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Our Armchair Revolutionaries

We Can Strike a Balance Between Supporting Kurds and Protecting American Assets

The opinions expressed by columnists are their own and do not necessarily represent the views of
AP Photo/Hussein Malla, File

President Trump’s decision to withdraw troops from Syria last month kicked up a hornet’s nest, resulting in bitter backlash from members of both parties in Congress, the media, and the American public.  


The president’s decision was quickly cast as a simplistic, binary decision – in which the removal of American troops all but guaranteed genocide for the abandoned Kurds who have fought valiantly in the battle against ISIS. But the true geopolitical situation is much more nuanced. Protecting Kurdish lives and preserving American troops and assets are not mutually exclusive.

It is important to remember the initial motivation for the White House’s decision was not to abandon the Syrian Kurds, but to protect American troops. The president’s initial decision to remove “all of about 1,000 U.S. troops” was, as The Washington Post reported, a reaction to a Turkish invasion that cut U.S. supply lines and “[endangered] American forces.”

The U.S. is spending $1.25 trillion annually on war. Since 2001, over 6,000 Americans have been killed in Middle East war zones, and more than 53,700 U.S. soldiers and sailors have been officially listed as wounded. The president’s argument is valid that “when we commit American troops to battle, we must do so only when a vital national interest is at stake – and when we have a clear objective, a plan for victory, and a path out of conflict.”

We cannot, however, ignore our duty to honor the years of allied fighting and lives lost by Kurdish Syrians. With over 30 million Kurds spread across Turkey, Syria, Iraq, and Iran, the Kurds make up the fourth-largest ethnic group in the Middle East, following Arabs, Persians, and Turks. Because they have never obtained a permanent nation-state, they have remained a target of violence and persecution in the region for decades. In the eight years since the commencement of the Syrian civil war, over 11,000 Kurds have died fighting ISIS.


But America should not support the Kurdish people merely out of military propriety. The Kurds also share commonality with many Americans. They are one of the most religiously tolerant groups in the Middle East, with over 40,000 Christians living near the Syrian-Turkey border. Additionally, a small percentage of Kurds are Jewish, and the Kurds, regardless of their religious affiliations, have long supported Israel and the Jewish people.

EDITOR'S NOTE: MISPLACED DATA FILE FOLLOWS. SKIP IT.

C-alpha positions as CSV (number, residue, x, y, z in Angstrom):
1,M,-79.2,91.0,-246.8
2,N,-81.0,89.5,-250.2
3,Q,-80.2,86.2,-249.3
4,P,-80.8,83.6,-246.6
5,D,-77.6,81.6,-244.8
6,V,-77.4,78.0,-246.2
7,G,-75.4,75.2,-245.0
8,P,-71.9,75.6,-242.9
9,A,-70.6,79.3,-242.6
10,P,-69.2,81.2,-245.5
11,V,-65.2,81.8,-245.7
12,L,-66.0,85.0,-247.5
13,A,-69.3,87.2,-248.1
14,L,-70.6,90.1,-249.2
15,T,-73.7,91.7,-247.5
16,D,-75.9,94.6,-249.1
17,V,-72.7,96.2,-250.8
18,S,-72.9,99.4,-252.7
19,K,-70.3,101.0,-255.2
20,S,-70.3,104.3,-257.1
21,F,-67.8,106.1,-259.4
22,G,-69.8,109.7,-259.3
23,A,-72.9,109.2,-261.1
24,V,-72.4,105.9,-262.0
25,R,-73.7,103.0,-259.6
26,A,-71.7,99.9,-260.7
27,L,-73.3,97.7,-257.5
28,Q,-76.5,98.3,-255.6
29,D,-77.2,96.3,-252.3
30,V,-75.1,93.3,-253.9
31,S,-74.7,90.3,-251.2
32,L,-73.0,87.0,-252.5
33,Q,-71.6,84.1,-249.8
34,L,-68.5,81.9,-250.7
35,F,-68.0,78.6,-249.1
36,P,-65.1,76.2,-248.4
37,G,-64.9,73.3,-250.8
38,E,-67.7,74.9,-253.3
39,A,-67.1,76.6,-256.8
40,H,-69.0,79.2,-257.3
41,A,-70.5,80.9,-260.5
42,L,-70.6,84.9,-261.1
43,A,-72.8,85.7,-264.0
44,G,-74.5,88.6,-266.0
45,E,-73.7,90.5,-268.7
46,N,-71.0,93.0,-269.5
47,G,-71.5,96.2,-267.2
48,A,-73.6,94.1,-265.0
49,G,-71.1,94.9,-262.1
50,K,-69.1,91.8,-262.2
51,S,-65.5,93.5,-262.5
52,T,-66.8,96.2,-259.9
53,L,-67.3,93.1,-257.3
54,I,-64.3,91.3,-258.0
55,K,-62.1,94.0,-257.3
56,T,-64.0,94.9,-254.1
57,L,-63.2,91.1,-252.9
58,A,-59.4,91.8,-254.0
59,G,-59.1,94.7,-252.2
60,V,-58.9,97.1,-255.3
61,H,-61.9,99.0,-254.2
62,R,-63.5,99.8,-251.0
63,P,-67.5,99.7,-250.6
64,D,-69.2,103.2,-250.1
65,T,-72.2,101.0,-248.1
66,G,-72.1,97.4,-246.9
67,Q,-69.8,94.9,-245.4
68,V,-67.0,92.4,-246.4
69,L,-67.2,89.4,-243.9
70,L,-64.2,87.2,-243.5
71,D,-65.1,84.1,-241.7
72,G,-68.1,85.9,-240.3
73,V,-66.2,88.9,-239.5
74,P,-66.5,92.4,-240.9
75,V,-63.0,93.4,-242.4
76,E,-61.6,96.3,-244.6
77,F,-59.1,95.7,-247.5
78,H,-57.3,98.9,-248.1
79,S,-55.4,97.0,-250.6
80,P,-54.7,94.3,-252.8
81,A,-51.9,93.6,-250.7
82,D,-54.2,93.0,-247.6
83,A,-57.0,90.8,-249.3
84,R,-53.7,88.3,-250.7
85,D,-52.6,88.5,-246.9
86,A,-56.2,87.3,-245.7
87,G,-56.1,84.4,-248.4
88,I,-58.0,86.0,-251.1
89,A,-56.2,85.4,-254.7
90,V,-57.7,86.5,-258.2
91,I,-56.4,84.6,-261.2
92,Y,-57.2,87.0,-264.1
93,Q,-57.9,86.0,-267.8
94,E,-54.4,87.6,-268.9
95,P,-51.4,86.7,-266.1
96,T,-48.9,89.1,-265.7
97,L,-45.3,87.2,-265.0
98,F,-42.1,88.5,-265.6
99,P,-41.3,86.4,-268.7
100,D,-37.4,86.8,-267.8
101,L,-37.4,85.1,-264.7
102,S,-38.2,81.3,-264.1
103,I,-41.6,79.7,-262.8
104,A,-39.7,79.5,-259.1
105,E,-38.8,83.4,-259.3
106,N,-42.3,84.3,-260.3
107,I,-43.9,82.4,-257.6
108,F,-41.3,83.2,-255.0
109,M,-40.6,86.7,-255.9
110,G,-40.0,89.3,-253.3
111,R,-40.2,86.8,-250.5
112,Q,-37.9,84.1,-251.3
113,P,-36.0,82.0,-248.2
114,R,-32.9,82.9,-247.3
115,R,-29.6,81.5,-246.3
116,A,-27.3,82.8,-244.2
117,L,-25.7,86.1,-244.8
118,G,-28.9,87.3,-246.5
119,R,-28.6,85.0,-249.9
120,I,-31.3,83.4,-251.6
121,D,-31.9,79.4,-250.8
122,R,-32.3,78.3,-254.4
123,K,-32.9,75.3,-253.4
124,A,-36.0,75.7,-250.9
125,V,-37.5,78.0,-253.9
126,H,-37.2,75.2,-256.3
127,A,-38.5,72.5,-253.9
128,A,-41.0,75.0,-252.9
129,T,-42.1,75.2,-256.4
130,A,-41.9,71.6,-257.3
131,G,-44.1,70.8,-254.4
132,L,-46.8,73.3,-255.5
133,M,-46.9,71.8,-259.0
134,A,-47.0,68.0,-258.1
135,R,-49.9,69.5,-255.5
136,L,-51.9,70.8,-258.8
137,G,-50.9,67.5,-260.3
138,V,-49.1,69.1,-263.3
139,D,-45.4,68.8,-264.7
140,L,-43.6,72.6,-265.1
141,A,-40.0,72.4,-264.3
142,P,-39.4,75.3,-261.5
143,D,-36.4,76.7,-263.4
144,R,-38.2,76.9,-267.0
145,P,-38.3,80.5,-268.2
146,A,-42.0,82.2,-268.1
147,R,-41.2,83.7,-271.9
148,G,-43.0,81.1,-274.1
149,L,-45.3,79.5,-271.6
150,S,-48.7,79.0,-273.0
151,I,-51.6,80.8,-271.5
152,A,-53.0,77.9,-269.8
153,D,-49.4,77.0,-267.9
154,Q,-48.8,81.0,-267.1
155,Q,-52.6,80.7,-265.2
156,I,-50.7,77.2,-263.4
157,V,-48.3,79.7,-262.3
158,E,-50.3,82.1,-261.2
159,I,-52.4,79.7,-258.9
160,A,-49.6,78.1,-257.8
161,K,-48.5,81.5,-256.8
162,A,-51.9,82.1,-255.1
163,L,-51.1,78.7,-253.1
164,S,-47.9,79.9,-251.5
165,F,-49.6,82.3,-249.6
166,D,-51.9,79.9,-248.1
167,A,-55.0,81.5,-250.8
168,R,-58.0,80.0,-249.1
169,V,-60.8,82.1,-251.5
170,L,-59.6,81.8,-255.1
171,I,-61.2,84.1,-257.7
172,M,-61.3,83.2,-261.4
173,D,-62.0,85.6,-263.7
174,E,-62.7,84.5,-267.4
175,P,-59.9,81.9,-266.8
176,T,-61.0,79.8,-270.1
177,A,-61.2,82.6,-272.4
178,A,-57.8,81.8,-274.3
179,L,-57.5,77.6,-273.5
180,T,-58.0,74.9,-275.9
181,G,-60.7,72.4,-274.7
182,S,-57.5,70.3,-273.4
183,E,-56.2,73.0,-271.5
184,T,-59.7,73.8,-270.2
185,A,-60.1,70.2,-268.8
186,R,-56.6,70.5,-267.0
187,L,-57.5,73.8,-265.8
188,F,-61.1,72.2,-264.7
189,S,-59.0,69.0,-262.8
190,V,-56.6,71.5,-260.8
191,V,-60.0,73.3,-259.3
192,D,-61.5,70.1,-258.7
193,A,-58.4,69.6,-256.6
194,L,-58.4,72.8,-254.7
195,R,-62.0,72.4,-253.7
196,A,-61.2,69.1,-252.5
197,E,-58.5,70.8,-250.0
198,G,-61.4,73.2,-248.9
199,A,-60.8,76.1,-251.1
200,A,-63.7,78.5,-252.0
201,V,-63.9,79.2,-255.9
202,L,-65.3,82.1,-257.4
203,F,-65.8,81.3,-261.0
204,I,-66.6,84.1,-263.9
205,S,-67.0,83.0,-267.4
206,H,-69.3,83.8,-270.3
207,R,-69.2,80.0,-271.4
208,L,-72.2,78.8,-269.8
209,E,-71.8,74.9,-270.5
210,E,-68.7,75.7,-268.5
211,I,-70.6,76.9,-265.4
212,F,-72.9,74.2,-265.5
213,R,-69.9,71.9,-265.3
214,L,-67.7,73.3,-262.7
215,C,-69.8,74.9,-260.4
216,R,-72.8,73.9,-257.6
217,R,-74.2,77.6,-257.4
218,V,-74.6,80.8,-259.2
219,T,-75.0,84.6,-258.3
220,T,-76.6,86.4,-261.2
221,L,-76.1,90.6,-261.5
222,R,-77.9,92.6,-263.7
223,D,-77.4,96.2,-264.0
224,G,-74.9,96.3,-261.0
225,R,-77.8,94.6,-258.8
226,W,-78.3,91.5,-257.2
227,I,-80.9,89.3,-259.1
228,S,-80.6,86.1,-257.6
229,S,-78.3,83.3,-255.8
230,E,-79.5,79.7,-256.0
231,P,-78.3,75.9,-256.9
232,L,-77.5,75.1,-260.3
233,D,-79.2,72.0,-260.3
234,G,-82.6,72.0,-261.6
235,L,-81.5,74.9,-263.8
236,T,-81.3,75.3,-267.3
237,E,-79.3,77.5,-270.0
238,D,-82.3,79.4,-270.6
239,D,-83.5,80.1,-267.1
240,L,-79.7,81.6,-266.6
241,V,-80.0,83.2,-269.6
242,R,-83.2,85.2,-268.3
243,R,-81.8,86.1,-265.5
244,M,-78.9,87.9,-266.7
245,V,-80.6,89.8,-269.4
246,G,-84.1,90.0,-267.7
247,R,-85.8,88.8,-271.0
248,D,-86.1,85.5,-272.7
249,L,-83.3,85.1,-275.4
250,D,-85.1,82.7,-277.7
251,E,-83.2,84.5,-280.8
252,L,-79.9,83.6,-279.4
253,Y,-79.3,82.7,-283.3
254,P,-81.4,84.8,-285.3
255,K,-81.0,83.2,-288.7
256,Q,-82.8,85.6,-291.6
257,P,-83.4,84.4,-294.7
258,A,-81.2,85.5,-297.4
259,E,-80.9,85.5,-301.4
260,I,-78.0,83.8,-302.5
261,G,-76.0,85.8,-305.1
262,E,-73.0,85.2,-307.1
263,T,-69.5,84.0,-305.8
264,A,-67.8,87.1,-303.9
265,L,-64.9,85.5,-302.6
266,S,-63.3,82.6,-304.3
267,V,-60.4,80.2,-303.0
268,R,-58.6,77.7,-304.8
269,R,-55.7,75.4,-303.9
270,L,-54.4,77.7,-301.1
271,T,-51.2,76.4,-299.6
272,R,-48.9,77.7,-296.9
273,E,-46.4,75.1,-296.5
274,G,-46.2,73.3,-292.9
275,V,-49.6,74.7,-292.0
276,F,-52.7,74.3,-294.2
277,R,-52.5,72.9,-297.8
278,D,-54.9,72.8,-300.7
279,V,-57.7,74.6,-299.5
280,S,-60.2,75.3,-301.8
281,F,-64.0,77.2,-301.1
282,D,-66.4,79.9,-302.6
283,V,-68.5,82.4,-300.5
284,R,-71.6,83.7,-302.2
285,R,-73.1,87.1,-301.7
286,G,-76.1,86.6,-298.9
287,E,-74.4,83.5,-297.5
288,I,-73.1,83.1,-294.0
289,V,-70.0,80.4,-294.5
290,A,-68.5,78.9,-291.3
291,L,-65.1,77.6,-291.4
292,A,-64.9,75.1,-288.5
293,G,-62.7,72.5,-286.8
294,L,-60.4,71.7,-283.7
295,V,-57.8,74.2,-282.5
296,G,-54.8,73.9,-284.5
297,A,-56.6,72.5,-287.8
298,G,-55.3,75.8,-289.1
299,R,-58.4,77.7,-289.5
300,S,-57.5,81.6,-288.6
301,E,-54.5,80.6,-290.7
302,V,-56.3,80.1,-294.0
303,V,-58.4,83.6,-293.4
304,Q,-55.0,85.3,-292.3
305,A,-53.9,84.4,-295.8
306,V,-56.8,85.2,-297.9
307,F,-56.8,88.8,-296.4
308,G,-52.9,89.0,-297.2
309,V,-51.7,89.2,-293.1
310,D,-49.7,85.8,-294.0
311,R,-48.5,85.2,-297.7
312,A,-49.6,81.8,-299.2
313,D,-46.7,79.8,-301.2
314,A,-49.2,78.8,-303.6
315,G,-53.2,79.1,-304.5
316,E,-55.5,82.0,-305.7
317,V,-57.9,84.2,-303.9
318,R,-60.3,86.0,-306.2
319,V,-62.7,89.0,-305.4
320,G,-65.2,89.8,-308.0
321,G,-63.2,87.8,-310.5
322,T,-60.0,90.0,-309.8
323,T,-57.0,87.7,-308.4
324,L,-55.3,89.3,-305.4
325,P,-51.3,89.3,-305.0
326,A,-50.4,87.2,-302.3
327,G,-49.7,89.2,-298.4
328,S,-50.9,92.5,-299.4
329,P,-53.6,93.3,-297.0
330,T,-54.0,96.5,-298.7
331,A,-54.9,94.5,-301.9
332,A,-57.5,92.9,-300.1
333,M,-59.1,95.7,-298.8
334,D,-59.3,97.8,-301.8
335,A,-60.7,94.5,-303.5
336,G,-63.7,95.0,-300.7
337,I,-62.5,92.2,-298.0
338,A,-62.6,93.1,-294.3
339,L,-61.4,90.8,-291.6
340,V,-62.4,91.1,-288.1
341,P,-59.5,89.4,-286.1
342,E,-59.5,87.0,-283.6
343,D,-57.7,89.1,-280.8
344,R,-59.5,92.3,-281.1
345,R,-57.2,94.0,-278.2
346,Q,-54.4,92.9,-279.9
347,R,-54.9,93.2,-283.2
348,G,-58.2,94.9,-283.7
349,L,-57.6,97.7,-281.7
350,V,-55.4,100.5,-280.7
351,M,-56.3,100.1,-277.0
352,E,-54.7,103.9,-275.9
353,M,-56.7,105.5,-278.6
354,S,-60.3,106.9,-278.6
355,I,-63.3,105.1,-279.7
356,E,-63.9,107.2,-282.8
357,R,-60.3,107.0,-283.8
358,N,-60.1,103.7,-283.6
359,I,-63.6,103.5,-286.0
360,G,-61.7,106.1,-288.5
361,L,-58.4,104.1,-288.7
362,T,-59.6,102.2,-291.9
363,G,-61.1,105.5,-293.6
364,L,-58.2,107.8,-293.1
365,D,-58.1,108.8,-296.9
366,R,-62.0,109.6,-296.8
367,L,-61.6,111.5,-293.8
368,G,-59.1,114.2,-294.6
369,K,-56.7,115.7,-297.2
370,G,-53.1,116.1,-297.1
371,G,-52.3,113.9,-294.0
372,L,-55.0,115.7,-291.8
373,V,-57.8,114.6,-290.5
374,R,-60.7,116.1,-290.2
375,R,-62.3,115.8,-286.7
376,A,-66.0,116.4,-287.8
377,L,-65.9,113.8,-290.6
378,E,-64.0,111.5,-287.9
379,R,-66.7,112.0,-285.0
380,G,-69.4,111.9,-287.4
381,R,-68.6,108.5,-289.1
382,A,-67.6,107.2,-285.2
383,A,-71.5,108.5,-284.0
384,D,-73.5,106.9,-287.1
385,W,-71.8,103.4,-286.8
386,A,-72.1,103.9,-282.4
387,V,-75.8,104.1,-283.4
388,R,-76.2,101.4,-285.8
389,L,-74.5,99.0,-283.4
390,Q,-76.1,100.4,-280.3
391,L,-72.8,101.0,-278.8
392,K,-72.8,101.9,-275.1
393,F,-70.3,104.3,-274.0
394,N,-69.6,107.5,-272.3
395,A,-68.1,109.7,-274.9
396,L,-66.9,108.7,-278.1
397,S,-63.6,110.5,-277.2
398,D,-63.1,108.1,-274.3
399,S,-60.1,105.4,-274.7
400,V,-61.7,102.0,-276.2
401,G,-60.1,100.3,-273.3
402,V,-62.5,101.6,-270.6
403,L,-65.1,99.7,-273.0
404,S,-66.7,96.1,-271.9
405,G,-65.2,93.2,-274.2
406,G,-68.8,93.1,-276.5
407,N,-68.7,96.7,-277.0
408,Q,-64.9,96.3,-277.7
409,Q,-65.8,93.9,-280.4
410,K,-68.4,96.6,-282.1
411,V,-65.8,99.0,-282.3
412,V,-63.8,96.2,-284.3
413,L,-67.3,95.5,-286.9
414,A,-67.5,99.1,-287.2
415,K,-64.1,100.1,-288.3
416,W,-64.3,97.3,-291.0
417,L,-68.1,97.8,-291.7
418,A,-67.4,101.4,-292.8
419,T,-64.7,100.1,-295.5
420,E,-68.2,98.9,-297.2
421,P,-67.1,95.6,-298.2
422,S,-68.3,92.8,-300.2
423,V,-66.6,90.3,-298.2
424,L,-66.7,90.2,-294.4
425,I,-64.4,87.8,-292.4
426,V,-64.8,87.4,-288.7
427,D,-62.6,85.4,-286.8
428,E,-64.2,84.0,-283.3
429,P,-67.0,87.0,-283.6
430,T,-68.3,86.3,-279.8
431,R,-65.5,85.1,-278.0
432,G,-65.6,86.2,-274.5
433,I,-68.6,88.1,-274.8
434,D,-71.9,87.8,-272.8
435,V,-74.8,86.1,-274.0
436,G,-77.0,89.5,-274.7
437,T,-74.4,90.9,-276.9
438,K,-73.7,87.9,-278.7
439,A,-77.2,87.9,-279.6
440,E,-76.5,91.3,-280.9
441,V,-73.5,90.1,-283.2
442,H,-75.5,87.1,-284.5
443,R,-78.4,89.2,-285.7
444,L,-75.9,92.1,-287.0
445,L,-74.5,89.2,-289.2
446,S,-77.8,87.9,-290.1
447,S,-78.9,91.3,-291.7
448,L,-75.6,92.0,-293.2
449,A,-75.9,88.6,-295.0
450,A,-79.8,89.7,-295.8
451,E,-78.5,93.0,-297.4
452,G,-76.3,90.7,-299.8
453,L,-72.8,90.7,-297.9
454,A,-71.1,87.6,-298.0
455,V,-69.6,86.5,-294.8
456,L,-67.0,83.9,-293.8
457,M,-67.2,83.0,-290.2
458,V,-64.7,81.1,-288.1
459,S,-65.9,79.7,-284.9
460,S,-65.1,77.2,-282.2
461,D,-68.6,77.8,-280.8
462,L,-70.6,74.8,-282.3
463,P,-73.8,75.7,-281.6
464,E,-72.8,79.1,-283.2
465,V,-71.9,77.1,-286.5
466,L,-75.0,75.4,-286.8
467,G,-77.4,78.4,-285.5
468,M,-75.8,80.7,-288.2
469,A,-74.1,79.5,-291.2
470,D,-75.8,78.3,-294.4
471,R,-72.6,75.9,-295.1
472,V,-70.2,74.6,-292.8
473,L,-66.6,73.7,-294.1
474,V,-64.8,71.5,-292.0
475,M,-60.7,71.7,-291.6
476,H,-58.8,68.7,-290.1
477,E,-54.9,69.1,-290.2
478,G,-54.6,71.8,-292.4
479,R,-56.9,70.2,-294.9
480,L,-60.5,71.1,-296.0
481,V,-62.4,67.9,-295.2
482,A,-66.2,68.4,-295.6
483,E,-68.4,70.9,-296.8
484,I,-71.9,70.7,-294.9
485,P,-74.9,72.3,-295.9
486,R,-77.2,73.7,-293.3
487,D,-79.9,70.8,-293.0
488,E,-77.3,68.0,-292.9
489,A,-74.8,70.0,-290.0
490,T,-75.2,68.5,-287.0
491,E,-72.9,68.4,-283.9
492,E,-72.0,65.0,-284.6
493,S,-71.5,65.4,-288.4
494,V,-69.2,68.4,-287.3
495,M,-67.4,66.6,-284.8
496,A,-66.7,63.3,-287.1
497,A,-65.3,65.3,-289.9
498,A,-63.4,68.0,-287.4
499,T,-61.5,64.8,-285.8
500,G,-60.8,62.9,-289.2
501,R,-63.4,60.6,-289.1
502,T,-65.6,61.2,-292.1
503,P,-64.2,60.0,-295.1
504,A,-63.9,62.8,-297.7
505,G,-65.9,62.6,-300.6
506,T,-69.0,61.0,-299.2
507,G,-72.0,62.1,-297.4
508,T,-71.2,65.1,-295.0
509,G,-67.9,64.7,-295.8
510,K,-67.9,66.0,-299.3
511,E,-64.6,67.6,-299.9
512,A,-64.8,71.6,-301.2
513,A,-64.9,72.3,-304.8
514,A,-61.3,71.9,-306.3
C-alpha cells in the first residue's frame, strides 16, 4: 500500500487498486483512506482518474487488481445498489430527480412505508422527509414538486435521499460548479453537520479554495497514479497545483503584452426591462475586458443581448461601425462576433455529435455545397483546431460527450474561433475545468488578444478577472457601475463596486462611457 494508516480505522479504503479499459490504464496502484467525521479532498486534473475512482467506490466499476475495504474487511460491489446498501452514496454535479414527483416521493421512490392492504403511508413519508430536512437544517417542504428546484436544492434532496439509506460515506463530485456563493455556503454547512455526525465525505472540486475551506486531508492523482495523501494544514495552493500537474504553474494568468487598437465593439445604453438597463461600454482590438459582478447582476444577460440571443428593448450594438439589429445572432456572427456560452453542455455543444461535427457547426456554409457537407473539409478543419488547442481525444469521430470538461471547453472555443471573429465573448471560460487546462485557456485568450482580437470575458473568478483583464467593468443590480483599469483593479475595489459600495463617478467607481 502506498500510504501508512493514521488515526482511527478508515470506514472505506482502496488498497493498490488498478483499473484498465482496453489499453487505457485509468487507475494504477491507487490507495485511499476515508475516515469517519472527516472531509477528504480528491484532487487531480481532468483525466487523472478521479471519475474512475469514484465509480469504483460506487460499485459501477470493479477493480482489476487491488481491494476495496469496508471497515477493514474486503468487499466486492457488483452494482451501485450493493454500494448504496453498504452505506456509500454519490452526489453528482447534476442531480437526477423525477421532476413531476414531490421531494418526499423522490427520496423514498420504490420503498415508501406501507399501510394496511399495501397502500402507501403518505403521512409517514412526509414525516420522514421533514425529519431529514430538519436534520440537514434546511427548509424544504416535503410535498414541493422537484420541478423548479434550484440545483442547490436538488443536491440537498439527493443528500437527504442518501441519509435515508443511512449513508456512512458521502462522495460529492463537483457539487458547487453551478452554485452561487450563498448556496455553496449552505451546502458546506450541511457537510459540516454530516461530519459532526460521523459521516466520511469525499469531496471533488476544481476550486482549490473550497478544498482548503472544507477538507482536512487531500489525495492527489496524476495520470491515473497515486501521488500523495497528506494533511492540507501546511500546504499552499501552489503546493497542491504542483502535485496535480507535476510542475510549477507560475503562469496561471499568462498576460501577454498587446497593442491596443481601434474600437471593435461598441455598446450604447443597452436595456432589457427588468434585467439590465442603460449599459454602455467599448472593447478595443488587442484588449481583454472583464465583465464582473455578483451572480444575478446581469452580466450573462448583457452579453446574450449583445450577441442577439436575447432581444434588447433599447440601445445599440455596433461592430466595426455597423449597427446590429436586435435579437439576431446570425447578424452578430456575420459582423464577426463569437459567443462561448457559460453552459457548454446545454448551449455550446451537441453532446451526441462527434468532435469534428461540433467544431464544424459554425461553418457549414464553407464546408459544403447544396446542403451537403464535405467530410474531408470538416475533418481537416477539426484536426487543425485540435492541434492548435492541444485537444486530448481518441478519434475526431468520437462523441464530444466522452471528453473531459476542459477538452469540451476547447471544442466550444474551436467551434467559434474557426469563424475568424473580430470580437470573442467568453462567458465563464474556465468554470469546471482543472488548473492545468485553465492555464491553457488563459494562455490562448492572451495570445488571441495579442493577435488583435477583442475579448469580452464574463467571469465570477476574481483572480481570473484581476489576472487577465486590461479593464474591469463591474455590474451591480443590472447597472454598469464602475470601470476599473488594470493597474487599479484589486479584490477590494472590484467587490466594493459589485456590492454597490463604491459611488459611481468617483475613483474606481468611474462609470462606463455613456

While many pundits are condemning the White House, it is becoming more apparent that we can still support the Kurdish people in Syria without remaining in perpetual war in the Middle East. The president’s plan is a multi-phased one, and it is much more complicated than just “leaving Kurdish allies to die.”

For example, the administration convinced Turkey to agree to a permanent ceasefire in Syria that will help secure a more peaceful and stable border. The president lifted sanctions on Turkey, but has said “should Turkey fail to honor its obligations, including the protection of religious and ethnic minorities – … – we reserve the right to re-impose crippling sanctions.” And while the preservation of Syria’s oil reserves also has been criticized, it actually is a strategic move to prevent the oil fields from falling into ISIS’s hands.


Further, to demonstrate the Trump administration’s commitment to eradicating ISIS, just days ago U.S. Delta Forces finalized a months-long operation that ultimately led to the elimination of Abu Bakr al-Baghdadi, the leader of ISIS, who died in an assault on his compound in northwestern Syria. This successful raid largely was reliant on intelligence provided by a Kurdish informant embedded deep within al-Baghdadi's inner circle. The Kurdish informant reportedly tracked down al-Baghdadi for five months and provided a floor plan of one of his hideouts, including the number of guards and locations of tunnels. Then the day after the al-Baghdadi raid, a CIA drone strike killed the chief spokesman for ISIS, who had been considered a potential successor to al-Baghdadi.

The ongoing conflict in Syria since the Arab Spring has led to the death of over 250,000 people and displaced millions. We need to find a middle ground between protecting Kurdish lives and not placing American service members in perpetual risk in a region that has been plagued with violence for hundreds of years. As we are seeing unfold, a multi-phased, step-by-step approach to further weaken ISIS by precision strikes on high level assets, to protect oil reserves whose proceeds can be used to support the Kurds, and a renewed emphasis on keeping Turkey at bay from further encroachment into Syria via a new Northern Syria Buffer Zone all taken together can ultimately provide more stability while incrementally drawing down American troops.


Timothy Head is the Executive Director of the Faith & Freedom Coalition.

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